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Barbara Schmidt <[log in to unmask]>
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Mark Twain Forum <[log in to unmask]>
Fri, 14 Jan 2005 09:51:06 -0600
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The following book review was written for the Mark Twain Forum by John
Evans. This review presents a challenge for plain text formatting required
of the Forum email list because this novel is written with boldfaced words
and italicized boldfaced words that are an important element of the book.
Such formatting is lost in plain text email versions and is replaced by
underscores. For this reason, Forum subscribers may prefer to read this
review from the web version which retains this formatting at:


_Test of Time: A Novel Approach to the SAT and ACT_. By Charles Harrington
Elster. Harcourt, Inc. Pp. xix + 420. Paperback. $14.00. ISBN 0-15-601137-9.

Many books reviewed on the Forum are available at discounted prices from
the TwainWeb Bookstore, and purchases from this site generate commissions
that benefit the Mark Twain Project. Please visit

The Amazon link for this book is:

Reviewed for the Mark Twain Forum by:
John D. Evans

Copyright (c) 2005 Mark Twain Forum. This review may not be published or
redistributed in any medium without permission.

Charles Harrington Elster is a writer, broadcaster, and a lover of words.
His books include _There's a Word for It_, _The Big Book of
Mispronunciations_, and _Tooth and Nail: A Novel Approach to the SAT_. His
articles on language and vocabulary have appeared in many publications
including the _Wall Street Journal_, the _Los Angeles Times_, and _The San
Diego Union-Tribune_. He has appeared on hundreds of radio shows in various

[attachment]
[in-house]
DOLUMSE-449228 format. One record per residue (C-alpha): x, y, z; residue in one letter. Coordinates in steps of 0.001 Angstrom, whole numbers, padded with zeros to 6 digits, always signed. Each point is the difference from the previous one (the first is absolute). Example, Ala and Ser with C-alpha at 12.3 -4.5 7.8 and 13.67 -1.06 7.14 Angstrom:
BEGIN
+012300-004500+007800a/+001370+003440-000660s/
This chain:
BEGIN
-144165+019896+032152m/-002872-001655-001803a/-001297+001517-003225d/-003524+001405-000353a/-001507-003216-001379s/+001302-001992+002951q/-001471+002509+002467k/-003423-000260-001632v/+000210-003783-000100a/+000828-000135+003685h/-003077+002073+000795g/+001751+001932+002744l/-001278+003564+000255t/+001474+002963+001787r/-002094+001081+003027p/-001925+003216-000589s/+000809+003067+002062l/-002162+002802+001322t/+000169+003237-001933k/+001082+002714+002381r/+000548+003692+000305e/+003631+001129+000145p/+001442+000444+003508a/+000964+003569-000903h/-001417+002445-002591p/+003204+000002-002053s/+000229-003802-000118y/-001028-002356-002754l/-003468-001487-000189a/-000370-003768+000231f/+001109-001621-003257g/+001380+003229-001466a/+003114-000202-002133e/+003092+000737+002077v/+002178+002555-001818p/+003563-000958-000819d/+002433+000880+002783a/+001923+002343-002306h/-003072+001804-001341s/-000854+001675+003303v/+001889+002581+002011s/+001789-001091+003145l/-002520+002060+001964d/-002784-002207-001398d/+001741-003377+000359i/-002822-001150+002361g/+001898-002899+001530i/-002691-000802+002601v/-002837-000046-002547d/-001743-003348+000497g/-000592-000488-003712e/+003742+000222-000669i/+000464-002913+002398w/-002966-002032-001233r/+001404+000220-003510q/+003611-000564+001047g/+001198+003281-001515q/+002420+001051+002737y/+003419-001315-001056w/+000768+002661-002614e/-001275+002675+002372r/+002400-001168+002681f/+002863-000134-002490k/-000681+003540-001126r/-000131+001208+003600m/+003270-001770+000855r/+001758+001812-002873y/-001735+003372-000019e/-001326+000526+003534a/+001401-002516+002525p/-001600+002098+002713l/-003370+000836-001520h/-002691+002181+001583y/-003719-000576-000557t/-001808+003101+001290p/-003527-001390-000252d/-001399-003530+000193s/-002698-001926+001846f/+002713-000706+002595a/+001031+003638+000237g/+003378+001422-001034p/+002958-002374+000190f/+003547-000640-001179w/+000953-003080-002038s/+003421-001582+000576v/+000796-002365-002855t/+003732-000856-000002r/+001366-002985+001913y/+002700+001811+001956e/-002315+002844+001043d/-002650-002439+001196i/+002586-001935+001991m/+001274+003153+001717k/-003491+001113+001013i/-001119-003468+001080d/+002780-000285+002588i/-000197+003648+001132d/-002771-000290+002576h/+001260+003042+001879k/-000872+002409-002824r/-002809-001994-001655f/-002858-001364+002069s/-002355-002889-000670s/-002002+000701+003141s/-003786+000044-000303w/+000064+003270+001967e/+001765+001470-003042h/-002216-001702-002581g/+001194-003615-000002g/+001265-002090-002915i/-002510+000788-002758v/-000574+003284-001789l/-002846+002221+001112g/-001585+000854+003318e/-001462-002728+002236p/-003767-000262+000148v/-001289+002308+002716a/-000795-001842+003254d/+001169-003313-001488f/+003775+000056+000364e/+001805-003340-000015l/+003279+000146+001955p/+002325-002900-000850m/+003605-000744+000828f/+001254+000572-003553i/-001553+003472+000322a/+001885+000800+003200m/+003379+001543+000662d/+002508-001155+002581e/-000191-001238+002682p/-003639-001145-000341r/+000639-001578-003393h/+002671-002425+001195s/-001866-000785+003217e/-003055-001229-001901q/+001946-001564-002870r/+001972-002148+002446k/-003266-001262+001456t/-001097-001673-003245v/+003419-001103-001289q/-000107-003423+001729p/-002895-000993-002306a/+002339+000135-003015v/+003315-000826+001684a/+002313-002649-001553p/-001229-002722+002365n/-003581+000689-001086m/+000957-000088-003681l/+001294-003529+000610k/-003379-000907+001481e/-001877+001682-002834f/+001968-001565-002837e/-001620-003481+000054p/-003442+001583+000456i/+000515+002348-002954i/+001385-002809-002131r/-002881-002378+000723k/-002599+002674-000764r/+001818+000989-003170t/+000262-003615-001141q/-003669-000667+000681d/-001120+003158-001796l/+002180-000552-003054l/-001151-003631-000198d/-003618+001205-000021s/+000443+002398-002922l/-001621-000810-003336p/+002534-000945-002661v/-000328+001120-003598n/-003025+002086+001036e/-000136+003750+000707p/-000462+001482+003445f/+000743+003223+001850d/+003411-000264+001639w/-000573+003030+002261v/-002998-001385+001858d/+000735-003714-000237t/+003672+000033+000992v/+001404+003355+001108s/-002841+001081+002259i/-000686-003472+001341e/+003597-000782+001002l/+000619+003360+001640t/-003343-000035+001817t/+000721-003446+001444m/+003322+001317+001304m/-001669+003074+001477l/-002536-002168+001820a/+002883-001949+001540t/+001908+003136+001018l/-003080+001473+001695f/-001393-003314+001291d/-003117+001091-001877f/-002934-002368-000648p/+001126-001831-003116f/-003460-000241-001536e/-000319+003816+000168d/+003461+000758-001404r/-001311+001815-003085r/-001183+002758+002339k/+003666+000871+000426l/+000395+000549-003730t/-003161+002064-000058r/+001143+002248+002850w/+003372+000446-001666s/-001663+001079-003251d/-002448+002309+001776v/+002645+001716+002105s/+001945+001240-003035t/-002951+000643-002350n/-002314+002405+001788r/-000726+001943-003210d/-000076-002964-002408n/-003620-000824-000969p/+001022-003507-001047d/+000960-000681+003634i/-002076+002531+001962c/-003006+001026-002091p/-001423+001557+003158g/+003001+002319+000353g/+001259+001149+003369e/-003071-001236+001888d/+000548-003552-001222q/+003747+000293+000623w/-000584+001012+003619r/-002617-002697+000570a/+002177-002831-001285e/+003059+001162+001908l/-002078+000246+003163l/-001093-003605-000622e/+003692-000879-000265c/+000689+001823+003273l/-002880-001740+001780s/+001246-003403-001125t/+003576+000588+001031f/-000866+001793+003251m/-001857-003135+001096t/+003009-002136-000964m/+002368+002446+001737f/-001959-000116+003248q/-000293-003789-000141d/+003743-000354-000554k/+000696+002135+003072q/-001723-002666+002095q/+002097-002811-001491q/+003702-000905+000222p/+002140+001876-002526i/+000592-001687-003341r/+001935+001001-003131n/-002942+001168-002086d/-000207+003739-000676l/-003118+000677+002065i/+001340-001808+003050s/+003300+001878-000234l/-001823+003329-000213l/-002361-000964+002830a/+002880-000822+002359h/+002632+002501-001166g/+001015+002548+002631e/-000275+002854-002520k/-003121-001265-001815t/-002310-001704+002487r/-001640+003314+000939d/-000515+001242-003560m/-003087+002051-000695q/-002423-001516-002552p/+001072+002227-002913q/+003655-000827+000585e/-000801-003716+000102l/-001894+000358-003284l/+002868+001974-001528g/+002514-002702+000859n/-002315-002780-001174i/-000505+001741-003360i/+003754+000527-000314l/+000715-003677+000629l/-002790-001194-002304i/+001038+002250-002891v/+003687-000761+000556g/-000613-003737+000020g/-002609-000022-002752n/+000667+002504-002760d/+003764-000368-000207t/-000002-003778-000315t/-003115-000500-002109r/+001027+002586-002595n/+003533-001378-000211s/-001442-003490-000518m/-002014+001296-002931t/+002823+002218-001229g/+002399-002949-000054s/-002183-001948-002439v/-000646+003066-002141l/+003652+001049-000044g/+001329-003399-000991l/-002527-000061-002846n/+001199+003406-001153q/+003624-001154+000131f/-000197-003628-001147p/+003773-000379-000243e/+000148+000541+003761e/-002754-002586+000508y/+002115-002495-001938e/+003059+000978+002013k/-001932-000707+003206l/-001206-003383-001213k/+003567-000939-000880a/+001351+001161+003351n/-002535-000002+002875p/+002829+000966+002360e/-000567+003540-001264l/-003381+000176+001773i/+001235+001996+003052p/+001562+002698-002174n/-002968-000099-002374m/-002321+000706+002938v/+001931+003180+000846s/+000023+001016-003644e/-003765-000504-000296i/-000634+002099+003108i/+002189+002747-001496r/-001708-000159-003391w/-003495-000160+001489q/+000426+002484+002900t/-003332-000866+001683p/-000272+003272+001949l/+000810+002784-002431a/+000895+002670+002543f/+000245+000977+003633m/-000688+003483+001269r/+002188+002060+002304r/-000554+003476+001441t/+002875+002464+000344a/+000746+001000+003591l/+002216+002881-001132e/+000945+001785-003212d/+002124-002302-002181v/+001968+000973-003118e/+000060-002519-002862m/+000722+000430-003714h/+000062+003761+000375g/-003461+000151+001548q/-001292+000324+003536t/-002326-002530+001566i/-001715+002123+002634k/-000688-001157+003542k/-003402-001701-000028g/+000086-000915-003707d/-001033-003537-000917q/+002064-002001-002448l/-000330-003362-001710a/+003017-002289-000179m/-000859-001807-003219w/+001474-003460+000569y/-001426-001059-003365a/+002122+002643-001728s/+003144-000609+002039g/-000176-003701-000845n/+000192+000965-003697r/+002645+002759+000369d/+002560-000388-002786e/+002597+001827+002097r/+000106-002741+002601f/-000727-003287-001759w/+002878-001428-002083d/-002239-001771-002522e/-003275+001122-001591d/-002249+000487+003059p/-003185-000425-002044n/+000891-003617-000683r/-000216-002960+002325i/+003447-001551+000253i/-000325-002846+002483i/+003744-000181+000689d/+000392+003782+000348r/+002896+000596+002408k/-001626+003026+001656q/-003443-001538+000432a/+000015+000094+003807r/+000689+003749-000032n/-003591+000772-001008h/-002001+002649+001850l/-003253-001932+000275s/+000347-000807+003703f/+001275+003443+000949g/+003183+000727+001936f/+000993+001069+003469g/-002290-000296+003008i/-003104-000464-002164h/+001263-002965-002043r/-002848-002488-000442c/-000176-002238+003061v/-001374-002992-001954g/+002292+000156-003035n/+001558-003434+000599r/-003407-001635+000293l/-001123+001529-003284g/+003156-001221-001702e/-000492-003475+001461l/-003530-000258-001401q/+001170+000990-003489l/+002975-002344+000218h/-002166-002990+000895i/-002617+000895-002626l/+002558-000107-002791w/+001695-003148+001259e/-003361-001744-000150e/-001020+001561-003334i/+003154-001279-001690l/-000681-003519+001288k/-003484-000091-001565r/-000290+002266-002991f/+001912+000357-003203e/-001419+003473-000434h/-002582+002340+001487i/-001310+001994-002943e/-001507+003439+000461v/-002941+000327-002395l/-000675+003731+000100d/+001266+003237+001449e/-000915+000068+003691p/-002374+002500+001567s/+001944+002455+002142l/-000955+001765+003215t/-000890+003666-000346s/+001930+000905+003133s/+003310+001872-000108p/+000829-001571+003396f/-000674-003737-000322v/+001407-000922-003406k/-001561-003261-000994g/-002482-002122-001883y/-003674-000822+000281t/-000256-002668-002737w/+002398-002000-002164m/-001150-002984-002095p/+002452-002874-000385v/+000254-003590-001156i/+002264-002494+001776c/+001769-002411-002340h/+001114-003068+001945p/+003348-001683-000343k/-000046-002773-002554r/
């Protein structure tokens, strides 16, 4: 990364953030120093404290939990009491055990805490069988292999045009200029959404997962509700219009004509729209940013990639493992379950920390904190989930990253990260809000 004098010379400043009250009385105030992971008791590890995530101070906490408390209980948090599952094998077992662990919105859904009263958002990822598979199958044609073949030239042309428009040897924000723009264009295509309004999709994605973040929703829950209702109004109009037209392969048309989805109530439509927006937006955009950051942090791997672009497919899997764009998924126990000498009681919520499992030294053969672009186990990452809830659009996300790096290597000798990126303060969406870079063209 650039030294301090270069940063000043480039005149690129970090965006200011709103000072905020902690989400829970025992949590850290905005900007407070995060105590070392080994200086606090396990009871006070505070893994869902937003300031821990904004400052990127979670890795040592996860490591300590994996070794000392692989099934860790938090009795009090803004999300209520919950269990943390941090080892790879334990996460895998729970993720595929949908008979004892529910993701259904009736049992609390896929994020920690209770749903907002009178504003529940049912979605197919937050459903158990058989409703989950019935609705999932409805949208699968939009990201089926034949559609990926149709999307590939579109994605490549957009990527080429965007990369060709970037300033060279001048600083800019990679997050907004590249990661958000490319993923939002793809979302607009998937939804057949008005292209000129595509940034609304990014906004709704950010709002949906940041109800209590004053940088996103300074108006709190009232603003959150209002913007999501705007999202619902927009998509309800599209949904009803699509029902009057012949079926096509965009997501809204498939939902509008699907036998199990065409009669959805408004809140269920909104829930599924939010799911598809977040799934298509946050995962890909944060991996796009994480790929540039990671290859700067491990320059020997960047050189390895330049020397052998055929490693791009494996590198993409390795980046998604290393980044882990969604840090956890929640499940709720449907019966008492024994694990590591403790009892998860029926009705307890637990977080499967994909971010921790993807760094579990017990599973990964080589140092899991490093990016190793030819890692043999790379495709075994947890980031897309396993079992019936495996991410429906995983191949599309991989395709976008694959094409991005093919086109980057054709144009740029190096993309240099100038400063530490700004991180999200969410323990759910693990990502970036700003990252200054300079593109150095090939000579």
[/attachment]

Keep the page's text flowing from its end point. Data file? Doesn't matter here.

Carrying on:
parts of the country talking about language, and he has been interviewed on
NPR's _All Things Considered_, _Talk of the Nation_, and _Weekend Edition_.
>From 1998 to 2003, Mr. Elster co-hosted his own weekly radio show on
language, _A Way with Words_.

_Test of Time: A Novel Approach to the SAT and ACT_ is Elster's second book
designed to help high school students prepare for two highly regarded
college entrance examinations: the SAT, which measures aptitude and
ability, and ACT, which assesses achievement.  Over the years, the creators
of the SAT have been recycling the words used on the test--a pattern not
missed by those who publish test preparation manuals. Various publications
offer lists ranging from 500 "high frequency" words to 4,000 words
previously used on the test. In 2005, the SAT discontinued the analogies
portion of the test greatly reducing the need to memorize those 4,000
words. In its place, the SAT now includes "Critical Reading" and an essay
question. Literal comprehension, sentence completion, and understanding
words in context are skills measured by the tests and so developing a good
working vocabulary is still a very good way to prepared for both.

There are two ways for a reader to increase vocabulary. The first and most
labor intensive method is to study a word in isolation using a dictionary
or similar resource. The other method, and by far the most common, is to
learn words in context by reading, reading, and more reading. There are
heated debates concerning the number of meaningful contacts a person must
have with a word before it becomes part of one's vocabulary, but six is
often mentioned as a threshold number for acquisition. The reader